3. kim
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Einstein pointed out a fundamental flaw in the theory of gravity, but he was not the first one to do so. Bernulli was given credit for being one of the first.

That fundamental flaw was in the methodology used by Newton. He assumed that the entire universe was exactly like his lab. Given a flat motion-free earth, Newton was absolutly correct. Bernulli pionted out the fact the Earth is not flat or motionless. The curvature and rotation of the earth played havoc on the big guns used in this century. The shells did not fly straight. Bernulli posted an addendum to Newton's LAW OF GRAVITY when it comes to rotating bodies. The theory remained the same though.

Along came Einstien who postulated about the effect of gravity near large masses (whether rotating or not) He also included the quantum effects of energy when it came to gravity. Light which has no mass is effected by gravity. Newton's Law just talked about the effect of gravity due to mass.

The short story is: Newton was not wrong. His law just was not complete.

The long story is: Basic understanding of science is like Hook's Law: springs are effected by the distance the mass is stretched and the spring stiffness. In reality all these laws are just the first approximation of a Taylor expansion. The first effect is the strongest and easiest to learn when you ignore the smaller effects. The class: Strength of Materials is simply explaining the next 3 factors in springs. The floor you are standing on is a spring. Where it not for the engineers studying the 2nd, 3rd, and 4th derivatives of Hook's Law, most of the wonderful modern building products, like I-Beams, would nopt be possible.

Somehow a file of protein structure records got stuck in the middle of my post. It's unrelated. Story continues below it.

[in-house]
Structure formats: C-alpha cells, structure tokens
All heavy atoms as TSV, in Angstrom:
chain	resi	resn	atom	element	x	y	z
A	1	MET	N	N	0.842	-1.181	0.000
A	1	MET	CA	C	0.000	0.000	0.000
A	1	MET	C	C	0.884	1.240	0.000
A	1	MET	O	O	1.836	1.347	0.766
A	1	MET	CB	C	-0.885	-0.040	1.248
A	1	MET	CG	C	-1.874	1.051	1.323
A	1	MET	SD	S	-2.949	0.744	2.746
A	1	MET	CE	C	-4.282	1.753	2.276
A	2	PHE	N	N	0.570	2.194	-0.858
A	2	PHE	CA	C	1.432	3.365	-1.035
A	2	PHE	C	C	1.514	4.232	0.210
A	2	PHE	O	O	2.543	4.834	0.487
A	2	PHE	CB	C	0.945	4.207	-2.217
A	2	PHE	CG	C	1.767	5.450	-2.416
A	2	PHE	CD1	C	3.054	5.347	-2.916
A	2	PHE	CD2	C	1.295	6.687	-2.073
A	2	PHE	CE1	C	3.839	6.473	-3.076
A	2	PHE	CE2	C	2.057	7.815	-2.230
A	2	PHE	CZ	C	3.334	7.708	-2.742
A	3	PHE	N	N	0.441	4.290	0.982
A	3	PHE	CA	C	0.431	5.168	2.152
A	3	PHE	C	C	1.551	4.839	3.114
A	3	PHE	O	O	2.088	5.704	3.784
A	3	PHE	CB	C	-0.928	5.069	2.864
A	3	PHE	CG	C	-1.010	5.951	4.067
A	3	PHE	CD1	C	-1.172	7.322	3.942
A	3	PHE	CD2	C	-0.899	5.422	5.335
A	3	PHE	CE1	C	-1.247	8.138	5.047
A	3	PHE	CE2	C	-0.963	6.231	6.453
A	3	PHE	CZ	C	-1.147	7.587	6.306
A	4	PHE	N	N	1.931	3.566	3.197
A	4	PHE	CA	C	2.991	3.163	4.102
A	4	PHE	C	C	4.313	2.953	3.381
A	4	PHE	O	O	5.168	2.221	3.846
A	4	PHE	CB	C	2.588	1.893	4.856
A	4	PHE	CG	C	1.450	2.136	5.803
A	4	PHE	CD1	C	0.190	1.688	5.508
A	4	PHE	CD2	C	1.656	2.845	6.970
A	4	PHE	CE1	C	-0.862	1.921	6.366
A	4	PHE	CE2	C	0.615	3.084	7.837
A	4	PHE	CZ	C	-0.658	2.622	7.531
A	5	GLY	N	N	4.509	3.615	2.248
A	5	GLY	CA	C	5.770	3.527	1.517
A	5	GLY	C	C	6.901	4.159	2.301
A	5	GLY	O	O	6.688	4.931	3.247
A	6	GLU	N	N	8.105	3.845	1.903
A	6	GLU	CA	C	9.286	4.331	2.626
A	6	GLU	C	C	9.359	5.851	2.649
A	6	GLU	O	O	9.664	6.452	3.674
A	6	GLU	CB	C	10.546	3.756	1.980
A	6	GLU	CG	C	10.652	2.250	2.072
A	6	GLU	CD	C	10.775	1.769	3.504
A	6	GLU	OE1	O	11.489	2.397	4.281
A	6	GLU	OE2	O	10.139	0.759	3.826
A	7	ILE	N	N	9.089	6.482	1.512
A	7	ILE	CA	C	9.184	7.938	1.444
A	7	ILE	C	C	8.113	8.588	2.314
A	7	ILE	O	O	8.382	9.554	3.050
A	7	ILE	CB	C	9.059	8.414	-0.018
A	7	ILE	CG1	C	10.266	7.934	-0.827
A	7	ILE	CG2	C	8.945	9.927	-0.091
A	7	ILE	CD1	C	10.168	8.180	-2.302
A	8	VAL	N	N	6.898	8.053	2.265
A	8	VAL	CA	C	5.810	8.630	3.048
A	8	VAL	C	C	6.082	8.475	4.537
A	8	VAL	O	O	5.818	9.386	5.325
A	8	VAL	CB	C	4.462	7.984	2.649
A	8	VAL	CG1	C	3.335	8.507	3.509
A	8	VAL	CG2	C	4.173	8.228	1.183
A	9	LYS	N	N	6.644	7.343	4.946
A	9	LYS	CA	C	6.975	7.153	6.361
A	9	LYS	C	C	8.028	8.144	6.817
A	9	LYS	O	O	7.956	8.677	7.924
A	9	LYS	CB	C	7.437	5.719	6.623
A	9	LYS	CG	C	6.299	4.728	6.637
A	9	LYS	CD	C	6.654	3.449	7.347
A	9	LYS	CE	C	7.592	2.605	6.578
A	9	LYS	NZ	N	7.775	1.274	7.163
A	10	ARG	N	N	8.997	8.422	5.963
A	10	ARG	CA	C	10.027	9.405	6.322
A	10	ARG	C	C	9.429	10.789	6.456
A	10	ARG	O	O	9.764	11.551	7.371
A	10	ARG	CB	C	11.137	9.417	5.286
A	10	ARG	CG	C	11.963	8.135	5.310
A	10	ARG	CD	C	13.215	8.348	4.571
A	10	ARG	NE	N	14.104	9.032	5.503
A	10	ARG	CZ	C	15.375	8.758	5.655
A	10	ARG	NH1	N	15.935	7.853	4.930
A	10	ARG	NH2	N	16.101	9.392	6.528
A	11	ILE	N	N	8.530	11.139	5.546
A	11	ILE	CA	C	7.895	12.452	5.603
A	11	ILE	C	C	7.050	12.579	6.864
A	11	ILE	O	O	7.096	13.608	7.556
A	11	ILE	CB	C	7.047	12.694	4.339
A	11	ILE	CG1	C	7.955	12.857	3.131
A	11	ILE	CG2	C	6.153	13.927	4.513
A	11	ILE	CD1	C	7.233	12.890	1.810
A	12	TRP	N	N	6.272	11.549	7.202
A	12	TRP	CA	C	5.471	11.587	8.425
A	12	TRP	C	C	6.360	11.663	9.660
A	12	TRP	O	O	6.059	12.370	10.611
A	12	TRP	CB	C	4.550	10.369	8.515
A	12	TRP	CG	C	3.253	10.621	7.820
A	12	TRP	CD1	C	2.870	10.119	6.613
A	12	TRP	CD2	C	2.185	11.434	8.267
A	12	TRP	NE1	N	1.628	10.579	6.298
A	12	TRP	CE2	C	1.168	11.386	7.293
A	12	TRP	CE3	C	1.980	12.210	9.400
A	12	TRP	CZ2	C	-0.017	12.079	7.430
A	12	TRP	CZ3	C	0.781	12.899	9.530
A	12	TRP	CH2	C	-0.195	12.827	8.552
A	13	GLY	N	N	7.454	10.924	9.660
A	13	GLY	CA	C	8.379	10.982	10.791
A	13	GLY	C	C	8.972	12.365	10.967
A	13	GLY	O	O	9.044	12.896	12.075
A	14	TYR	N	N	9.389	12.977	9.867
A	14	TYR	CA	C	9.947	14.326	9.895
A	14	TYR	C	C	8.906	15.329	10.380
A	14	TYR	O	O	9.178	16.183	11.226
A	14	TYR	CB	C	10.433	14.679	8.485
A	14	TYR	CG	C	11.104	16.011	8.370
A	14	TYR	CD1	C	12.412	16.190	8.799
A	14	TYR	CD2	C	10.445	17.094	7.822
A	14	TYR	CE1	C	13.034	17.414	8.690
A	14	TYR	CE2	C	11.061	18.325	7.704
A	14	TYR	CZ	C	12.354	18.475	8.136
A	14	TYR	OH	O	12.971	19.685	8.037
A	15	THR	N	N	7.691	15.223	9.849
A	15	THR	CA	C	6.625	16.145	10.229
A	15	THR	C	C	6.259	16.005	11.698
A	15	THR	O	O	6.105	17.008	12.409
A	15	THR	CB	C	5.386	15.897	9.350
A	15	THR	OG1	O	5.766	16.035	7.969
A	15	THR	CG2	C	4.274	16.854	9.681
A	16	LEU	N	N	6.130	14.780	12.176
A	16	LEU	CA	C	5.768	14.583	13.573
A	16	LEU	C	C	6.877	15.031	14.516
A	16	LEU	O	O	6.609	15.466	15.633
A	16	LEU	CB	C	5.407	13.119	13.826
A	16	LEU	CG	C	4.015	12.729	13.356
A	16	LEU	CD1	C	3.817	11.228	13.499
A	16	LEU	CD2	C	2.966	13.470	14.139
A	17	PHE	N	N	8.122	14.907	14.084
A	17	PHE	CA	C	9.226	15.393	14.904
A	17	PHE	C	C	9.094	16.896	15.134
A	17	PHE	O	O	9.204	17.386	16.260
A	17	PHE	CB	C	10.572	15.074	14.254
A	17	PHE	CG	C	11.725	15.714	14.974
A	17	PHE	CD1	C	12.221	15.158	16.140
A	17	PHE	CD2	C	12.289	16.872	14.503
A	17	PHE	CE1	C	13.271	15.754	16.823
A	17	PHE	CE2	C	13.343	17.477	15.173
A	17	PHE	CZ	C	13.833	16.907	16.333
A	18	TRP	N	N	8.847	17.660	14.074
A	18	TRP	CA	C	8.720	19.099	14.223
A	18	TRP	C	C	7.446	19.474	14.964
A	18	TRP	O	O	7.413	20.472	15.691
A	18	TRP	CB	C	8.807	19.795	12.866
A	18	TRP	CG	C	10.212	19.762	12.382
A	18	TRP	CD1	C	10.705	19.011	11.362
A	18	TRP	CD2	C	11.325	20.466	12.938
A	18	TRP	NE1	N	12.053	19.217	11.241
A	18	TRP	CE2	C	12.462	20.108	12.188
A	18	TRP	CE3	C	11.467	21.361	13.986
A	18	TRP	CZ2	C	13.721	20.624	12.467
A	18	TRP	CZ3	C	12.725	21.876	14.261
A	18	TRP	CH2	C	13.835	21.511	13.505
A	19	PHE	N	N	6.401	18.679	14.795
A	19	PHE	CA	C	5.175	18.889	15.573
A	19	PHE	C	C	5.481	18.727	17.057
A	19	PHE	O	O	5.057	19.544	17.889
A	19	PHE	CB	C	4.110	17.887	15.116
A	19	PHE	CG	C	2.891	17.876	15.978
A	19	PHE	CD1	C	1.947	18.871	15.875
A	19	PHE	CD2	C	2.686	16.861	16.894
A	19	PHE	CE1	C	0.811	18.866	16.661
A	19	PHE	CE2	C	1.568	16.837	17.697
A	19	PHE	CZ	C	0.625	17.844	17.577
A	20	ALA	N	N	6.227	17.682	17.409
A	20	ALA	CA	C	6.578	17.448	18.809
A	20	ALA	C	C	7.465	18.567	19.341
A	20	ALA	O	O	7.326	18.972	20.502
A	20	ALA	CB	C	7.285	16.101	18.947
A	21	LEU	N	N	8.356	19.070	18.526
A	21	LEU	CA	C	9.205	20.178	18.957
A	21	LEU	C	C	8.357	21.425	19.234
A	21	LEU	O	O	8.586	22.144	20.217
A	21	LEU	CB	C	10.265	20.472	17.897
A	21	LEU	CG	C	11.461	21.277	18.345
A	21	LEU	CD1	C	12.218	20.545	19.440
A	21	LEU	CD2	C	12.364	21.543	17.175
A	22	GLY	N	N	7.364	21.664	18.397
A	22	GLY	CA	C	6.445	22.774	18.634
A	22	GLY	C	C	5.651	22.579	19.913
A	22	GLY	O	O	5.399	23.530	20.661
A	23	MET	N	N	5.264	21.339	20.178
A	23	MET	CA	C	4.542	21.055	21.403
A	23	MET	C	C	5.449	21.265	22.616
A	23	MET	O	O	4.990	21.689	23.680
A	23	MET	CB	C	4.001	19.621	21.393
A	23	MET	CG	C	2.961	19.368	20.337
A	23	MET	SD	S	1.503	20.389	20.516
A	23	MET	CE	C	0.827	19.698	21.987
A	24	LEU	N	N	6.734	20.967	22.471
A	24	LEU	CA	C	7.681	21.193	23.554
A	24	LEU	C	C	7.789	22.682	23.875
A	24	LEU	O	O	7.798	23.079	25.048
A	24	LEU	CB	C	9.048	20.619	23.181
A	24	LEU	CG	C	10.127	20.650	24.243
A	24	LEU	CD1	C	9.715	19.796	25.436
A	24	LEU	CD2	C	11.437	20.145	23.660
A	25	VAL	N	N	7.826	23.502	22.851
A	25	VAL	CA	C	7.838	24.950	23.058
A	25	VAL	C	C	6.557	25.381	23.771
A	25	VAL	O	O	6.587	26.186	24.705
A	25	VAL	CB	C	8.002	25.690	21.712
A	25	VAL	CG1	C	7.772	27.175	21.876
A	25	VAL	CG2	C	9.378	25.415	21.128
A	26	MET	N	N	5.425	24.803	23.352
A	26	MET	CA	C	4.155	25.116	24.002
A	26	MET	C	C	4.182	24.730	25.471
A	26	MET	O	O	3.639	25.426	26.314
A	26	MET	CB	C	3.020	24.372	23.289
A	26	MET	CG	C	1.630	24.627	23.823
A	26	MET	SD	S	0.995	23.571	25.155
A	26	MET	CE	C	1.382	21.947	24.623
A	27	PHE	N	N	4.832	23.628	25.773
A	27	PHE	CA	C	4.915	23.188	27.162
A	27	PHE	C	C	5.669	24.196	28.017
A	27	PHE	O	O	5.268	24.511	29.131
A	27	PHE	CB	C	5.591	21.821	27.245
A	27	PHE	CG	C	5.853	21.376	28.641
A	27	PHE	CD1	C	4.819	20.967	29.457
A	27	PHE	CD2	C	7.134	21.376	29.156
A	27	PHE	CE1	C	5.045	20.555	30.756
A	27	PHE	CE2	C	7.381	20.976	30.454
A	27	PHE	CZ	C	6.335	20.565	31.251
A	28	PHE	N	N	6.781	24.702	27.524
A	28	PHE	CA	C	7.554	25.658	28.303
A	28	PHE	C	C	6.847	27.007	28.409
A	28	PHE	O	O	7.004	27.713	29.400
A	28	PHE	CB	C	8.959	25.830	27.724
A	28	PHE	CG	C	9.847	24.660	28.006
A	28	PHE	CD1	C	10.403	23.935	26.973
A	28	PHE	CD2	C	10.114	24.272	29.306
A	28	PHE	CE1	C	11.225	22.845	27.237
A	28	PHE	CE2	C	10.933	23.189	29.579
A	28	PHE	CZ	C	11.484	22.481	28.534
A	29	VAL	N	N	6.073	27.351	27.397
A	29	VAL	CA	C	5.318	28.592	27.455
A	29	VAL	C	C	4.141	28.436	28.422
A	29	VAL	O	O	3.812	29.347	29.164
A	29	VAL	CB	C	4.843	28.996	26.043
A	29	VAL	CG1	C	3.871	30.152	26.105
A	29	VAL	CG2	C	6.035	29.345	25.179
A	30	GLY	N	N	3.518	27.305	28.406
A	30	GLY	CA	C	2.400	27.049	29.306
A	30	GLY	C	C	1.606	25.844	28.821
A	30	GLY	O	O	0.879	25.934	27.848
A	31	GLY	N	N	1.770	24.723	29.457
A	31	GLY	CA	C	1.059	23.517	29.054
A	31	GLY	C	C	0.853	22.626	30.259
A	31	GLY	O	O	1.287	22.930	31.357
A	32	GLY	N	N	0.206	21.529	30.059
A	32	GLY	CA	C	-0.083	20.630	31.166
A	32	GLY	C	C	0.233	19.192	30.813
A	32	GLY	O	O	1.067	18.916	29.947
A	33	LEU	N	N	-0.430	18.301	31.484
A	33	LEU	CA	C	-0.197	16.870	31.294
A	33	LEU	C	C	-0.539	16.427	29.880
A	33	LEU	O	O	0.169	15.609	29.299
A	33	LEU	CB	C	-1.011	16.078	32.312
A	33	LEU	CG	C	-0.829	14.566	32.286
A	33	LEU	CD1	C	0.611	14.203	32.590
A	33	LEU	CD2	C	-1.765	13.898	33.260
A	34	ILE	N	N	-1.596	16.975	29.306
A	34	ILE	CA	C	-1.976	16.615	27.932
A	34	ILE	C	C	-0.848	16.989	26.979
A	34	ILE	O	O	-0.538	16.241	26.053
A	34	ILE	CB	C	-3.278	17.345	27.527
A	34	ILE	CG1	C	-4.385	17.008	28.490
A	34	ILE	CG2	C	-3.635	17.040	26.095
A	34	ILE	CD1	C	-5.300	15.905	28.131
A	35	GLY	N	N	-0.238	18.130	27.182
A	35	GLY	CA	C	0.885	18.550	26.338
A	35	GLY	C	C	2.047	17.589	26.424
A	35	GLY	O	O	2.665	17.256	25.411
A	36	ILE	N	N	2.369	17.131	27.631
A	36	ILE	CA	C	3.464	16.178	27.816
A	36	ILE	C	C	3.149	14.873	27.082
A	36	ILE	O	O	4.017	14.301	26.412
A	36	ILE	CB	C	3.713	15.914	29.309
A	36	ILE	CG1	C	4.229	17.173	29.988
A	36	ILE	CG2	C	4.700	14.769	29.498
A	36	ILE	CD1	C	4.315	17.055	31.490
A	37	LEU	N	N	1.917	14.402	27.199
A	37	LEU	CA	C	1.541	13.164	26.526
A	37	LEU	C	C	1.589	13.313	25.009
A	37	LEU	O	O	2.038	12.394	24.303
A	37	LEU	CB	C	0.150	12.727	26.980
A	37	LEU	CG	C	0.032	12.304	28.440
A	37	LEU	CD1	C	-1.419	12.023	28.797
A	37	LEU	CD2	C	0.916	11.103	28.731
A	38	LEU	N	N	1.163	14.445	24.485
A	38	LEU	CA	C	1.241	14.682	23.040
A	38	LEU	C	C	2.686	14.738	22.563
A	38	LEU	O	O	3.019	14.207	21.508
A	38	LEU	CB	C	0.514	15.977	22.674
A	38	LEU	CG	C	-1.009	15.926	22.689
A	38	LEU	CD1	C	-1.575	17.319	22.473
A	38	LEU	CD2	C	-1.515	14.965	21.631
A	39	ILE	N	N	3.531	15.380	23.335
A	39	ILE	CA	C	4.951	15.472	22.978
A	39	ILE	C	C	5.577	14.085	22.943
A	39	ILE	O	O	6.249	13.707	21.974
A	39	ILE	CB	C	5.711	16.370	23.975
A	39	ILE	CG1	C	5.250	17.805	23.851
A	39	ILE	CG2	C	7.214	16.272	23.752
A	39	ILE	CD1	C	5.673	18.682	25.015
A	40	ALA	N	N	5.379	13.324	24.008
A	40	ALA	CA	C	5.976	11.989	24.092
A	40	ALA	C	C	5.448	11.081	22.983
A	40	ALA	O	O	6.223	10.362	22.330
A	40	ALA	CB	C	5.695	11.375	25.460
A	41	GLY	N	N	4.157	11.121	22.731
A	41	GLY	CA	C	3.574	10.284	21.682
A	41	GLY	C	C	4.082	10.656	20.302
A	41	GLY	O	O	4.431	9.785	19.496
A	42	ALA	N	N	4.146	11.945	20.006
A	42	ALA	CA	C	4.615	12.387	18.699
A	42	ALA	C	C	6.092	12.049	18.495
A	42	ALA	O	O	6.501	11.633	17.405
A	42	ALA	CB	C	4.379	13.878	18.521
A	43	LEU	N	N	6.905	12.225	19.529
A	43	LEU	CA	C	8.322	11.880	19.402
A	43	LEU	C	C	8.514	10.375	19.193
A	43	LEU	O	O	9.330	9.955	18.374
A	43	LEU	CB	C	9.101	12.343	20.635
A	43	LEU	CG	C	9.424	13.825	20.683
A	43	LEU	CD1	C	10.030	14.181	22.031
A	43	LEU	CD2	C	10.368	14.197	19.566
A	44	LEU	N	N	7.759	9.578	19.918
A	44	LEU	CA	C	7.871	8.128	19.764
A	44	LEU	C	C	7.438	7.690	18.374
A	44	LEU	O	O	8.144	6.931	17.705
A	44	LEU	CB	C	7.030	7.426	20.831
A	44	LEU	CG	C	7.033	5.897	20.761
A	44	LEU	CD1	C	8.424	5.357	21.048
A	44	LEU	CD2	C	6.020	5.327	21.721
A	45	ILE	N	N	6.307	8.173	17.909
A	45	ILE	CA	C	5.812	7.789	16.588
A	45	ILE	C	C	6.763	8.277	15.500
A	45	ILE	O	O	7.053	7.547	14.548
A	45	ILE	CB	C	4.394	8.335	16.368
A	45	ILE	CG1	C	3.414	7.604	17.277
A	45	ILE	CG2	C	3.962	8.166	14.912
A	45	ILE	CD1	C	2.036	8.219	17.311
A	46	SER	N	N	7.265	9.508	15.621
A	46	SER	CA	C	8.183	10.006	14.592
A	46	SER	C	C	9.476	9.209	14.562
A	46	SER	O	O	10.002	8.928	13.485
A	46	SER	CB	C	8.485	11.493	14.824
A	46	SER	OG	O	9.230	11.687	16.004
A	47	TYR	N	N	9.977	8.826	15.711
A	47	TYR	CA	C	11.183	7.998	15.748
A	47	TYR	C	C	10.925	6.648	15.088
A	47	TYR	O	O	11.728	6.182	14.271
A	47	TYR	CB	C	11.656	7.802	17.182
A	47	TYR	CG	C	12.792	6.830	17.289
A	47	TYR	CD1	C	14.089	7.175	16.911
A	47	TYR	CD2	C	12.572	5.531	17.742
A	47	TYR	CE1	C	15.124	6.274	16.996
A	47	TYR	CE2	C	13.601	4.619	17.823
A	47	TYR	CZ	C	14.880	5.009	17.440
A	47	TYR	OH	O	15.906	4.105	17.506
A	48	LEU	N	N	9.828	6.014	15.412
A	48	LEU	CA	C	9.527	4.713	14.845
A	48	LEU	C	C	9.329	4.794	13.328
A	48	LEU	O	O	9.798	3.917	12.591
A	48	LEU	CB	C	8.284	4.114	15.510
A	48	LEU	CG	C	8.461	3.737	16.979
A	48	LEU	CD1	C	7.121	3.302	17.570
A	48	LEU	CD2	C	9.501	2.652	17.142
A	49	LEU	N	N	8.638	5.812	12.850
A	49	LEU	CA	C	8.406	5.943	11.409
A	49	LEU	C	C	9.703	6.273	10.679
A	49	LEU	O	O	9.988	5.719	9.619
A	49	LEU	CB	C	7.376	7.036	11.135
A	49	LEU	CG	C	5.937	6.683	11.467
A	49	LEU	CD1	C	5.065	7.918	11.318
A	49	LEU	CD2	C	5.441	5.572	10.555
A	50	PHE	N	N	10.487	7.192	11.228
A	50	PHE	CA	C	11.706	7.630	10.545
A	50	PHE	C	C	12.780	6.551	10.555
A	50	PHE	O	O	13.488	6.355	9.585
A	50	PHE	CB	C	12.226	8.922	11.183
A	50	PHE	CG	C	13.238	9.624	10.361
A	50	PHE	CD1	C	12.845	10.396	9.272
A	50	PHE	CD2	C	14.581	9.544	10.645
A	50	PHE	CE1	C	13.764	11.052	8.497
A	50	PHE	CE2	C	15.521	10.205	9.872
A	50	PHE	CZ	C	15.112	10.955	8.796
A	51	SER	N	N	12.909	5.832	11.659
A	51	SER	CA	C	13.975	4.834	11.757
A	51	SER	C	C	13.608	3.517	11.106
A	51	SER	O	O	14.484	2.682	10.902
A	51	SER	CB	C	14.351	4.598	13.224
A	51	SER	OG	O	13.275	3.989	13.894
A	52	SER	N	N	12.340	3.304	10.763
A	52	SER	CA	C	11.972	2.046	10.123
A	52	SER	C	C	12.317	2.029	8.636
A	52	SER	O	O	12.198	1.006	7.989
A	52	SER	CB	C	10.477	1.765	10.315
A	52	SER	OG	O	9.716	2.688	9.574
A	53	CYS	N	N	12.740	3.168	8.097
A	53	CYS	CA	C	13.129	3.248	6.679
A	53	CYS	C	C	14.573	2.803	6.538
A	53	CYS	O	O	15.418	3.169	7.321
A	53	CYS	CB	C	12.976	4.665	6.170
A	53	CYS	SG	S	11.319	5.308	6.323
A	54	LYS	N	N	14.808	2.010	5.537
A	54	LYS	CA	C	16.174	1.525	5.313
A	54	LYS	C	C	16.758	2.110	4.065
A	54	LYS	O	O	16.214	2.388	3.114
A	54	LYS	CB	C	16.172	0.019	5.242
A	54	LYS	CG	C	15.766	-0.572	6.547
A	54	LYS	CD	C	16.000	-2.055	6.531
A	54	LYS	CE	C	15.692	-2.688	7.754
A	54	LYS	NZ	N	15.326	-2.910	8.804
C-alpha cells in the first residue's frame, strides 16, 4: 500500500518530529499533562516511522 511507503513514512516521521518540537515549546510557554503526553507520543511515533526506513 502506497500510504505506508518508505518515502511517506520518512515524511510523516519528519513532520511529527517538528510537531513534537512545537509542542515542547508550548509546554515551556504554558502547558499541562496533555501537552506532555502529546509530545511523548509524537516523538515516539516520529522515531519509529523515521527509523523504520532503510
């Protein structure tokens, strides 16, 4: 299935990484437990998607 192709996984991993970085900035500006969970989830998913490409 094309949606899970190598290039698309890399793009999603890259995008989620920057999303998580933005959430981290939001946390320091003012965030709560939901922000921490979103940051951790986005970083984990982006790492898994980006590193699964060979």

All the laws of science are just as subject to minor effects and plane of observation effects. I have no doubt that the subject of Quantuum Mechanics will change just as much as Classical Mechanics, when we have the ability to to examine the lessor effects and observation effect.

There are no absolutes in science. Even the highly acclaimed laws of thermodynamics are postulated to have minor effects during the bigbang. How can it be absolute, when a majority of the experts don't even bat an eye when they read that milestones of classical mechanics are considered to not apply?

4. kim
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Science is not against God. Science does not care about God. Science just cares about explaining observations. God is not observable or testible, so science ignores God.

Fundamentalist want everybody to agree with their perspective. Everybody else is simply wrong. Kind of like Christmas. Take a pagan holiday and transform it into christian event by injecting grossly unaccurate "facts". Now the pagans are not upsetting the christians. Advance the story 1500 years and now it is an assult on christians to include non-christians in a generic greeting of the festive season. Christians are not being attacked when I say "Happy Holiday" instead of "Happy Chrstmas, Happy Hannikka, happy Kawansi, Happy (whatever the muslins, hindus, etc celibrate)". I quess it is easier to form a unity when looking at others outside your group as an enemy trying to destroy you.

If you want to act like a victom, go ahead. Just realise it is all in your head. The first sign of craziness is the feeling of paranoia due to your own lack of a firm grounding in reality. Keep it up and people will start to look at you like you are crazy and your paranoia will be self-manifested

5. Originally Posted by scrogdog
Circles... once did not exist.
I suppose there is merit in this idea. If our universe began at a zero mass energy state, then circles could not be conceived at that point. While I believe circles are fundamental mathematically that could be conceived in any reality, it would require energy to do so.

Originally Posted by scrogdog
The reason that it is otherwise interesting is a form of the argument that you were having with Braces when he said "Existence has always, by necessity, existed". Braces, then, would be the one to claim that circles and math, in a sense at least, "always existed". And thus an "absolute truth".
I prefer Boots explanation the God is the absolute truth, and he is the reason we exist. Science merely fumbles about trying to piece things together.

Originally Posted by kim
Bernulli was given credit for being one of the first.
I prefer the spelling: Bernoulli.